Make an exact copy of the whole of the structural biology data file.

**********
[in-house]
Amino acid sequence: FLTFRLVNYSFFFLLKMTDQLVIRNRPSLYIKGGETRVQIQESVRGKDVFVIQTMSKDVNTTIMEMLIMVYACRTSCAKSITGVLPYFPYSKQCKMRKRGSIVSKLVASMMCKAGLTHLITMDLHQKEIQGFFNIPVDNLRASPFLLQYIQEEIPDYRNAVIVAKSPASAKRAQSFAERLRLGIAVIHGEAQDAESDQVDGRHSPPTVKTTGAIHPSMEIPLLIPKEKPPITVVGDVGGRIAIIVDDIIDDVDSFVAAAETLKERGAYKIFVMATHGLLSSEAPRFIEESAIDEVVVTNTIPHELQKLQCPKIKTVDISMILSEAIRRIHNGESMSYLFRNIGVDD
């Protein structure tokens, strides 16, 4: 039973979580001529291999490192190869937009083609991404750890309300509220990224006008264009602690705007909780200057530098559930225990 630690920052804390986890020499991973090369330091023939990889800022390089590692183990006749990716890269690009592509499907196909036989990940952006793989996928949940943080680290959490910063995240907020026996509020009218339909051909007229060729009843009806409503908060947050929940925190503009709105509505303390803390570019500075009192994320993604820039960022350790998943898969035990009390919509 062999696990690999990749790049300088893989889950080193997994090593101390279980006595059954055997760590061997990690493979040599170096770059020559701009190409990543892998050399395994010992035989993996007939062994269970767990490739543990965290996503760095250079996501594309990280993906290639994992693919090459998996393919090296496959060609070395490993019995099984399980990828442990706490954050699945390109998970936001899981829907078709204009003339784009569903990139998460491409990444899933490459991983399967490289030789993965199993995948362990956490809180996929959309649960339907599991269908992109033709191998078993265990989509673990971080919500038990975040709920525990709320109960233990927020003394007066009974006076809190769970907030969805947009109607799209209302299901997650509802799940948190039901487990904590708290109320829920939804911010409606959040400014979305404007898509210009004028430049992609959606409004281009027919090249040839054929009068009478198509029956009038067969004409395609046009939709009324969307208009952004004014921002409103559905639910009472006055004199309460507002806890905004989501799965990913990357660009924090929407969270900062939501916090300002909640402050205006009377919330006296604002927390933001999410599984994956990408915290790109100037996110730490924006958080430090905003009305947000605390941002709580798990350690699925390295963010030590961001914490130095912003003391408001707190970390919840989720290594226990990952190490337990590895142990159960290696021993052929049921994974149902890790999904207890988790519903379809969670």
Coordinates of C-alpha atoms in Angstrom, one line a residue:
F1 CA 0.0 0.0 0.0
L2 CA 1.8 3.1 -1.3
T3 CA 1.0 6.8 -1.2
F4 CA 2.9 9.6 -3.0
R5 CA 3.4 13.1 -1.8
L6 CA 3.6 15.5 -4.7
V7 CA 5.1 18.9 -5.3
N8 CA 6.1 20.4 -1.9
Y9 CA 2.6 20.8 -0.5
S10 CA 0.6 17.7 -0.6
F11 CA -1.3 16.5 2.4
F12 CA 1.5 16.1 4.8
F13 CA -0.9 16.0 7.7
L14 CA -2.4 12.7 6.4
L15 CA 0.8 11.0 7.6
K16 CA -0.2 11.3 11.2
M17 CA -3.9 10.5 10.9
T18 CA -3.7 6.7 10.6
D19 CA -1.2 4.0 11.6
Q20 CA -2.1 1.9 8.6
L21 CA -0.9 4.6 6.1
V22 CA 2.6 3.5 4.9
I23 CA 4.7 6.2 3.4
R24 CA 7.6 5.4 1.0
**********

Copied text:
[in-house]
Amino acid sequence: FLTFRLVNYSFFFLLKMTDQLVIRNRPSLYIKGGETRVQIQESVRGKDVFVIQTMSKDVNTTIMEMLIMVYACRTSCAKSITGVLPYFPYSKQCKMRKRGSIVSKLVASMMCKAGLTHLITMDLHQKEIQGFFNIPVDNLRASPFLLQYIQEEIPDYRNAVIVAKSPASAKRAQSFAERLRLGIAVIHGEAQDAESDQVDGRHSPPTVKTTGAIHPSMEIPLLIPKEKPPITVVGDVGGRIAIIVDDIIDDVDSFVAAAETLKERGAYKIFVMATHGLLSSEAPRFIEESAIDEVVVTNTIPHELQKLQCPKIKTVDISMILSEAIRRIHNGESMSYLFRNIGVDD
């Protein structure tokens, strides 16, 4: 039973979580001529291999490192190869937009083609991404750890309300509220990224006008264009602690705007909780200057530098559930225990 630690920052804390986890020499991973090369330091023939990889800022390089590692183990006749990716890269690009592509499907196909036989990940952006793989996928949940943080680290959490910063995240907020026996509020009218339909051909007229060729009843009806409503908060947050929940925190503009709105509505303390803390570019500075009192994320993604820039960022350790998943898969035990009390919509 062999696990690999990749790049300088893989889950080193997994090593101390279980006595059954055997760590061997990690493979040599170096770059020559701009190409990543892998050399395994010992035989993996007939062994269970767990490739543990965290996503760095250079996501594309990280993906290639994992693919090459998996393919090296496959060609070395490993019995099984399980990828442990706490954050699945390109998970936001899981829907078709204009003339784009569903990139998460491409990444899933490459991983399967490289030789993965199993995948362990956490809180996929959309649960339907599991269908992109033709191998078993265990989509673990971080919500038990975040709920525990709320109960233990927020003394007066009974006076809190769970907030969805947009109607799209209302299901997650509802799940948190039901487990904590708290109320829920939804911010409606959040400014979305404007898509210009004028430049992609959606409004281009027919090249040839054929009068009478198509029956009038067969004409395609046009939709009324969307208009952004004014921002409103559905639910009472006055004199309460507002806890905004989501799965990913990357660009924090929407969270900062939501916090300002909640402050205006009377919330006296604002927390933001999410599984994956990408915290790109100037996110730490924006958080430090905003009305947000605390941002709580798990350690699925390295963010030590961001914490130095912003003391408001707190970390919840989720290594226990990952190490337990590895142990159960290696021993052929049921994974149902890790999904207890988790519903379809969670």
Coordinates of C-alpha atoms in Angstrom, one line a residue:
F1 CA 0.0 0.0 0.0
L2 CA 1.8 3.1 -1.3
T3 CA 1.0 6.8 -1.2
F4 CA 2.9 9.6 -3.0
R5 CA 3.4 13.1 -1.8
L6 CA 3.6 15.5 -4.7
V7 CA 5.1 18.9 -5.3
N8 CA 6.1 20.4 -1.9
Y9 CA 2.6 20.8 -0.5
S10 CA 0.6 17.7 -0.6
F11 CA -1.3 16.5 2.4
F12 CA 1.5 16.1 4.8
F13 CA -0.9 16.0 7.7
L14 CA -2.4 12.7 6.4
L15 CA 0.8 11.0 7.6
K16 CA -0.2 11.3 11.2
M17 CA -3.9 10.5 10.9
T18 CA -3.7 6.7 10.6
D19 CA -1.2 4.0 11.6
Q20 CA -2.1 1.9 8.6
L21 CA -0.9 4.6 6.1
V22 CA 2.6 3.5 4.9
I23 CA 4.7 6.2 3.4
R24 CA 7.6 5.4 1.0